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Litmus Governance: Make Decisions over the Litmus Network

“We are governed by information and our belief in and acceptance of that information. Transparent, verified information and knowledge bridges are the most important tools available to us today.” — Heather Marsh, The Creation of Me, Them and Us

The long-anticipated Governance Platform 1.0 is now launched on the Litmus Network. The platform serves as a portal for our community to discuss issues, ideas, and proposals that they care about publicly and transparently. We here celebrate our starting point for the LIT community to administrate and make important decisions over the development of Litmus Network using on-chain and off-chain governance.

This article will briefly explain how governance works on Litmus and our considerations of some upcoming improvements to Litmus governance.

🔖 Table of Contents:
1. Mechanism
2. Governance Working Groups
3. On-Chain and Off-Chain Governance
4. LIT Token

1. Mechanism

We adopt the standard Polkadot Governance Procedure as the main mechanism of Litmus Governance v1.0, while we have configured parts that are associated with Council, Technical Committee, and operation rules to better cater needs that arise from the project.

In short, a LIT token holder or the Council can propose ideas in a referendum. The referendum will be subsequently voted, weighted by stake, by all LIT token holders.

As the Polkadot Official described, “To make any changes to the network, the idea is to compose active token holders and the council together to administrate a network upgrade decision. No matter whether the proposal is proposed by the public (token holders) or the council, it finally will have to go through a referendum to let all holders, weighted by stake, make the decision.”

The Litmus Governance mechanism consists of (but is not limited to) three parts:


Anyone can propose a referendum by depositing a minimum of 100 LIT until the proposal passes into a referendum. For this proposal to become a referendum and enter into a voting cycle, it will need to gain the highest amount of bonded support from people who agree with the proposal and deposit the same amount of LIT to support it. Besides, Council can raise an External Proposal. If ⅔ of the council agrees on this external proposal, it can move to a referendum.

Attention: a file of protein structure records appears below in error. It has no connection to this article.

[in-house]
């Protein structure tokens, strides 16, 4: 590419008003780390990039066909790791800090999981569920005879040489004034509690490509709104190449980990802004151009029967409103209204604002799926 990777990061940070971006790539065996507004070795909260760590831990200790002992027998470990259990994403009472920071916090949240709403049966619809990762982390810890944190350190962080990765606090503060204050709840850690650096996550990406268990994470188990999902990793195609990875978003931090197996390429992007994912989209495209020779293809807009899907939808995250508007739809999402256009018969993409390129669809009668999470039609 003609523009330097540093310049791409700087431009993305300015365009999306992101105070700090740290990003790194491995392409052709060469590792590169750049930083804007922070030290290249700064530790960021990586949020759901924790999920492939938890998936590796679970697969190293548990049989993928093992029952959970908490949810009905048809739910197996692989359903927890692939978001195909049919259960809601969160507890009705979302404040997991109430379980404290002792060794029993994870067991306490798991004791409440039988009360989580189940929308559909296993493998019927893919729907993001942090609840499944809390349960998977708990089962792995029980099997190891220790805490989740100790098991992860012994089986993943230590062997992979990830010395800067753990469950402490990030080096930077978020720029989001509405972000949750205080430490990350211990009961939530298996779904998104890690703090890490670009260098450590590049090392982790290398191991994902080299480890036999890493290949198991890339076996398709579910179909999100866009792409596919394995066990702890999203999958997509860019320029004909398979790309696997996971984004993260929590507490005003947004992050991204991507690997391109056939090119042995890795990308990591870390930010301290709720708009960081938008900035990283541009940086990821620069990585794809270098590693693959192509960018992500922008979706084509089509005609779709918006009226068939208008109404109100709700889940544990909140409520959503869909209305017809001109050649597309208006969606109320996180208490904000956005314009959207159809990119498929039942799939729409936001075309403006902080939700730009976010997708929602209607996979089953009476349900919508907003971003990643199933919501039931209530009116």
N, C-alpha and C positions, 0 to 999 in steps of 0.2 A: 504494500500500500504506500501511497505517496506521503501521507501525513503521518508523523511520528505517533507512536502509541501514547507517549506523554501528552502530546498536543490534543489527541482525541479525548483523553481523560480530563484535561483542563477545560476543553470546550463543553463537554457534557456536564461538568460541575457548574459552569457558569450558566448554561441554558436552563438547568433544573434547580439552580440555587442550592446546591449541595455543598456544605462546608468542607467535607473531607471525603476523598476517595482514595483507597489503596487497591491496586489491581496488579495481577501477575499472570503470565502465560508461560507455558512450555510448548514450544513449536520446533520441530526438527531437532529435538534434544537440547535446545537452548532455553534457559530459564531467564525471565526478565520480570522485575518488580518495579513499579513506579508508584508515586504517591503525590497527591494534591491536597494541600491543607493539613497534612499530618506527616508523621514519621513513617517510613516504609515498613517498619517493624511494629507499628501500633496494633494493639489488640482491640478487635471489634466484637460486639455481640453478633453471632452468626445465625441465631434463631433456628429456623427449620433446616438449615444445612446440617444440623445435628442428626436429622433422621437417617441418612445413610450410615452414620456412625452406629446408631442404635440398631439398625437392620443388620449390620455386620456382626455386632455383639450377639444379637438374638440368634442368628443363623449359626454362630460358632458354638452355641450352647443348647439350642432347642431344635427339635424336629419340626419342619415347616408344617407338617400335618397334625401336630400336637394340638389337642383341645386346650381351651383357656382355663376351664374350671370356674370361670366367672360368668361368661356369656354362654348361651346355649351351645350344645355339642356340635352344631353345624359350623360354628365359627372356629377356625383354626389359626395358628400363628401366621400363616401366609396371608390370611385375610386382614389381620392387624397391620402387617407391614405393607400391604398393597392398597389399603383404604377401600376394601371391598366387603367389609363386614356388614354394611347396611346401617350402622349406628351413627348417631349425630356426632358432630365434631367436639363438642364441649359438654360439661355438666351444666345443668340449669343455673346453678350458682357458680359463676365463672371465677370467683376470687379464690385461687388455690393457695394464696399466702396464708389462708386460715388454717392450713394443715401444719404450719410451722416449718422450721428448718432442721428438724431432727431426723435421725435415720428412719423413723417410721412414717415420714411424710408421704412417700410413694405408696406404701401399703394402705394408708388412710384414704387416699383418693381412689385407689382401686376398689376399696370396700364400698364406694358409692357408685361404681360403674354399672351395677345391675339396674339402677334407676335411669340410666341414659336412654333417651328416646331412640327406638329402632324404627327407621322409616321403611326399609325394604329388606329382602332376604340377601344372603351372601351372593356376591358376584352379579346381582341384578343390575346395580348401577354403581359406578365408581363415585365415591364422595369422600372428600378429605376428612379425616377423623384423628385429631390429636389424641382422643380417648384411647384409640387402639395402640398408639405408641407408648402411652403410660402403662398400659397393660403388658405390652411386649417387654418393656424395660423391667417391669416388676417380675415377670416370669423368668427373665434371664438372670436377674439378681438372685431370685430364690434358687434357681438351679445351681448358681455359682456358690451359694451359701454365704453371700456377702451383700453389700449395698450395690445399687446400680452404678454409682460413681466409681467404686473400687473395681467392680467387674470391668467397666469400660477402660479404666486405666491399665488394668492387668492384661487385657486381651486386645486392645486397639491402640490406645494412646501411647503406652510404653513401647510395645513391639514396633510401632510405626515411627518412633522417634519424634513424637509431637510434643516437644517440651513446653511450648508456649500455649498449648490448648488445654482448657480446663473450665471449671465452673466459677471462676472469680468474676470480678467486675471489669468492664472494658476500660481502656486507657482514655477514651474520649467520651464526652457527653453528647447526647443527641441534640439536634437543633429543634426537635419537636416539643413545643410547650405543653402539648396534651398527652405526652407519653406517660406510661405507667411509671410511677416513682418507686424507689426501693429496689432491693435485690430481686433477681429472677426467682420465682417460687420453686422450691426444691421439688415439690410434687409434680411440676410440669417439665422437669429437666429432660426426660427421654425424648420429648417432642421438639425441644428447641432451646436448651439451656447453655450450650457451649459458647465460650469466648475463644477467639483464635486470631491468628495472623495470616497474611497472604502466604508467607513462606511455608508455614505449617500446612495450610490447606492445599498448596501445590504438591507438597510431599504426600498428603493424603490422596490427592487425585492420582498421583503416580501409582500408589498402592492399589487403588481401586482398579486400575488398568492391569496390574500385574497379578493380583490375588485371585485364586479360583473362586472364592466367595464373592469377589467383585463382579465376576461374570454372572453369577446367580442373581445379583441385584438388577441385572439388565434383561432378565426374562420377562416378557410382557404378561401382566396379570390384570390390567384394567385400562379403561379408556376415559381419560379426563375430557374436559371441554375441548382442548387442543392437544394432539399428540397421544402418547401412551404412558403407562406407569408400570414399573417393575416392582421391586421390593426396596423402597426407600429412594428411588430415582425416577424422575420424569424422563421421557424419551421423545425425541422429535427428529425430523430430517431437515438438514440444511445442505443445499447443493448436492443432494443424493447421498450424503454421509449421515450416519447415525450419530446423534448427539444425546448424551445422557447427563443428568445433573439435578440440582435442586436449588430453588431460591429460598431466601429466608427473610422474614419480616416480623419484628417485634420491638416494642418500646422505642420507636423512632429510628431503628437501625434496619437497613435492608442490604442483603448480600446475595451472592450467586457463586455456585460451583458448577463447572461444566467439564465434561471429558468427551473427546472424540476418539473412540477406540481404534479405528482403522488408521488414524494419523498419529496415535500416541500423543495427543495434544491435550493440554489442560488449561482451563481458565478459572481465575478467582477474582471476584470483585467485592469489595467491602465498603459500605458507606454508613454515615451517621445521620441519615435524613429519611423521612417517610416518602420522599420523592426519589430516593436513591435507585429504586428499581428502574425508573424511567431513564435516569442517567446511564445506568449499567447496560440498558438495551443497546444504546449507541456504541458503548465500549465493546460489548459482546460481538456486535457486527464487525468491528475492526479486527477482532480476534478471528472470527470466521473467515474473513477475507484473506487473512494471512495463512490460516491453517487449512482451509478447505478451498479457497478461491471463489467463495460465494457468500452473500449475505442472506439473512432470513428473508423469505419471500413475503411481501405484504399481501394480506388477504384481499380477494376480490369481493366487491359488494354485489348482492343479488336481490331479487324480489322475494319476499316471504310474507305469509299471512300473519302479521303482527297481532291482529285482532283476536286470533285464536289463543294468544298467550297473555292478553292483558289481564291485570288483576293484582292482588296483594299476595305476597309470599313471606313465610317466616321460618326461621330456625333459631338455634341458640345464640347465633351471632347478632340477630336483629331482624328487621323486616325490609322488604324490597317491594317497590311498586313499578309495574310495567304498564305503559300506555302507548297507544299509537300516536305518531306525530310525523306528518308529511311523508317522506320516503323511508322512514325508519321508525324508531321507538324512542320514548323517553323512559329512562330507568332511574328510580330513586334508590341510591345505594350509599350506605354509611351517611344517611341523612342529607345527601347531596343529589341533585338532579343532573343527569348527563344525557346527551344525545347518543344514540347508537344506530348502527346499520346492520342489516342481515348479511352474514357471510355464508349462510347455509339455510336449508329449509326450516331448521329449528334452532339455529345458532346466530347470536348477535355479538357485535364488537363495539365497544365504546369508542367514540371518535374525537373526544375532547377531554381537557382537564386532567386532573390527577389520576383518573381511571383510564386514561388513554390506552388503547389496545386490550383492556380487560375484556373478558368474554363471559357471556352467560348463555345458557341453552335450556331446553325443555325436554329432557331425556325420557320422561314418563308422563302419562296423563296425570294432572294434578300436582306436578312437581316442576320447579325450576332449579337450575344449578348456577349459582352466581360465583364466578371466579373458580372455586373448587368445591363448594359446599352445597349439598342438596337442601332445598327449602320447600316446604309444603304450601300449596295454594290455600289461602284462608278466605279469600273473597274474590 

• Referendum: each governance proposal is associated with a referendum, which is a stake-based voting scheme. The referendum has a 5-day period where voting happens, and a function call will be made if the vote is approved. The function call can switch out the entire code of the runtime, automatically fulfilling the proposal, achieving what otherwise would require a hard fork.


Your voting power will depend on the number of tokens you lock up as well as your locking period.
Conviction Voting allows token holders to increase their voting power by declaring how long they are willing to lock up their tokens. The number of votes for each token holder will be calculated as:

Votes = tokens * conviction_multiplier

p.s. A conviction_multiplier is calculated based on how long you’re willing to lock your tokens. See the below table for conviction_multiplier:

You can still use locked tokens for voting; you are only prohibited from transferring these tokens to another account.

We’d like to introduce mechanisms that calculate voting power using identity data-based matrix in the upcoming governance version to enhance trust, equality, and incentive in our democratic process. Please comment on this post if you want to contribute to our effort.


There are three different scenarios depending on where the proposal comes from Positive Turnout Bias, Negative Turnout Bias, and Simple Majority.

2. Governance Working Groups

2.1 Council

There are currently 5 members in the Litmus Council. The Council act as an on-chain entity to represent passive stakeholders, which is called upon primarily for:

  1. Controlling the treasury
  2. Proposing sensible motion
  3. Canceling uncontroversially dangerous or malicious referenda
  4. Electing the technical committee
  5. Electing new Council members

Council Election
New council member candidates can be nominated and elected by the existing council members with a super majority approve. In general, existing council members can nominate anyone to become a council member candidate; such candidate must acquire the majority approval to win the election and serve in the Litmus Council. Although the process of Council Election is centralized at its initial stage, we anticipate gradually onboarding more and more active community members to the Council and even accepting applications from the broader, general LIT community. Being said, the Litmus Council mechanism is still in discussion and a work in progress, we welcome new ideas and proposals to help us refine the scheme.